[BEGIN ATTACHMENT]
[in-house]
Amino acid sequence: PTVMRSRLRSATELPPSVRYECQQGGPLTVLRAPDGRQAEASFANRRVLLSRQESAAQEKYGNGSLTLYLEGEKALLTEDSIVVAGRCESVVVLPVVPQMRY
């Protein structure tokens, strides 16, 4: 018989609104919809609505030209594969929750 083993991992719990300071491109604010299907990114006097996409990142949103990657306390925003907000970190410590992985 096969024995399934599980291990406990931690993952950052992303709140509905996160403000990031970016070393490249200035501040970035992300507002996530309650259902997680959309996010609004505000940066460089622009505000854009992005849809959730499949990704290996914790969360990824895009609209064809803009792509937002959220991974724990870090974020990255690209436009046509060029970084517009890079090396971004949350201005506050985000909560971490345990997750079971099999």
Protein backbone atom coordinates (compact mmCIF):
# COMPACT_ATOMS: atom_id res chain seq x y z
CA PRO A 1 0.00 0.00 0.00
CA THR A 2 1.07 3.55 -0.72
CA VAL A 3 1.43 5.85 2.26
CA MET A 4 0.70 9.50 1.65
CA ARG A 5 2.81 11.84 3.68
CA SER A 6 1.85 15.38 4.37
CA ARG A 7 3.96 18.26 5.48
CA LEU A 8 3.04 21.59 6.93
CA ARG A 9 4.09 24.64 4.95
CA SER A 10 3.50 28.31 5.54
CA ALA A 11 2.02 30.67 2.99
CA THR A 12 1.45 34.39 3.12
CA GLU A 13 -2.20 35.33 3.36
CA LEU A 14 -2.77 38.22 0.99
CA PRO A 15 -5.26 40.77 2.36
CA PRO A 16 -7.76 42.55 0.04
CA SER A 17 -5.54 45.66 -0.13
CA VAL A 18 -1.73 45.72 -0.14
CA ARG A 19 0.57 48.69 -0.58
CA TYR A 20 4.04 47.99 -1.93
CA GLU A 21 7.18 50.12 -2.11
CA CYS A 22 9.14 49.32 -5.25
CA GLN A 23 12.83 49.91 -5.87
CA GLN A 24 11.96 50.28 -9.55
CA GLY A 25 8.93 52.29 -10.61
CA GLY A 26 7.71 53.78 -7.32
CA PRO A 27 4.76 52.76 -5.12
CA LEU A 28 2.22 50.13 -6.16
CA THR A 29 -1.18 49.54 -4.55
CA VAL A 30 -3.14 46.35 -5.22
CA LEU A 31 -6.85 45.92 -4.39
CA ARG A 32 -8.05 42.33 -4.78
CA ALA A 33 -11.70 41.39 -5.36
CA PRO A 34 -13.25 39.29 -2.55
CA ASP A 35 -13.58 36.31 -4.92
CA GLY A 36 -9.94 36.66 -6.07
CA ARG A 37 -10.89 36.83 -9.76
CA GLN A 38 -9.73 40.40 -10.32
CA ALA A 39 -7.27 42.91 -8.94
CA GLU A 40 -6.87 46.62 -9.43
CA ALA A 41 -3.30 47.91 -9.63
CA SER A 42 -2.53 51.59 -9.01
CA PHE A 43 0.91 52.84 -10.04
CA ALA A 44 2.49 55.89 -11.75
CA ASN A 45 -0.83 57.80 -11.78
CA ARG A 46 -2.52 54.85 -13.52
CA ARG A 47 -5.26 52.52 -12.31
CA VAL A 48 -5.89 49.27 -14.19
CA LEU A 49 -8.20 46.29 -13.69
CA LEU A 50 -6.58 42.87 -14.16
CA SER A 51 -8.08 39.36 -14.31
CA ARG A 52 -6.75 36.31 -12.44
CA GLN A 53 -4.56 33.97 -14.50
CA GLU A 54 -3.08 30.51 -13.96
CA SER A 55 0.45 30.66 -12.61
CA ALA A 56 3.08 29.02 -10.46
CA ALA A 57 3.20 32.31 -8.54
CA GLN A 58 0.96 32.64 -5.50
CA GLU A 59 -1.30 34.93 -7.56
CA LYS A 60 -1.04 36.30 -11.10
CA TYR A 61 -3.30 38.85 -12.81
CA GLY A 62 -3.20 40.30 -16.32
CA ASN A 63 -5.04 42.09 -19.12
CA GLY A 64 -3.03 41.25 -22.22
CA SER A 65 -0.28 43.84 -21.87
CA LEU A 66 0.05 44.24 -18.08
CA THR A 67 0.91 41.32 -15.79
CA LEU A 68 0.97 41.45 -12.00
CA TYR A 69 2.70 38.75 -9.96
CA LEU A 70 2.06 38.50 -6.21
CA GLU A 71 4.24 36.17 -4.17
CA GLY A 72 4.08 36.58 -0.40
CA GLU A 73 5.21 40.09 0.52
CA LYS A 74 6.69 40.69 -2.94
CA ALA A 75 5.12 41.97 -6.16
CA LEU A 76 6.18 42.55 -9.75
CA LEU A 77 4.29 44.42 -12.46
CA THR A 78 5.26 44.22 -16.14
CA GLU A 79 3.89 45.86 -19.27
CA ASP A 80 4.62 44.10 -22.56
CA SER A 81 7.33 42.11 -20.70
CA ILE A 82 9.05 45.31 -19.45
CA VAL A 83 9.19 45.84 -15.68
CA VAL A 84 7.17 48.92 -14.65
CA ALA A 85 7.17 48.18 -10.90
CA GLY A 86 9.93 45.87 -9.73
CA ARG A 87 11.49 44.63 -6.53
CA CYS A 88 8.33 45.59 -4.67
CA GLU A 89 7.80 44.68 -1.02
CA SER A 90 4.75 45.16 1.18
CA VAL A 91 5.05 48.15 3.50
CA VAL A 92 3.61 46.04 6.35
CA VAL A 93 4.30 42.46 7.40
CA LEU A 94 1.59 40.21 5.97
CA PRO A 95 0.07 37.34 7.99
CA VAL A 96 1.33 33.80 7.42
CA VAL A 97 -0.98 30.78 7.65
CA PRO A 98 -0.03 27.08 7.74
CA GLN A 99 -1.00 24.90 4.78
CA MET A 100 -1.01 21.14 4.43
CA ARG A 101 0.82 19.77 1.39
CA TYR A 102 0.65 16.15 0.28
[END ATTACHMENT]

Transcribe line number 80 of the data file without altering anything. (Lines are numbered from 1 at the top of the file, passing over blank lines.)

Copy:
CA ALA A 75 5.12 41.97 -6.16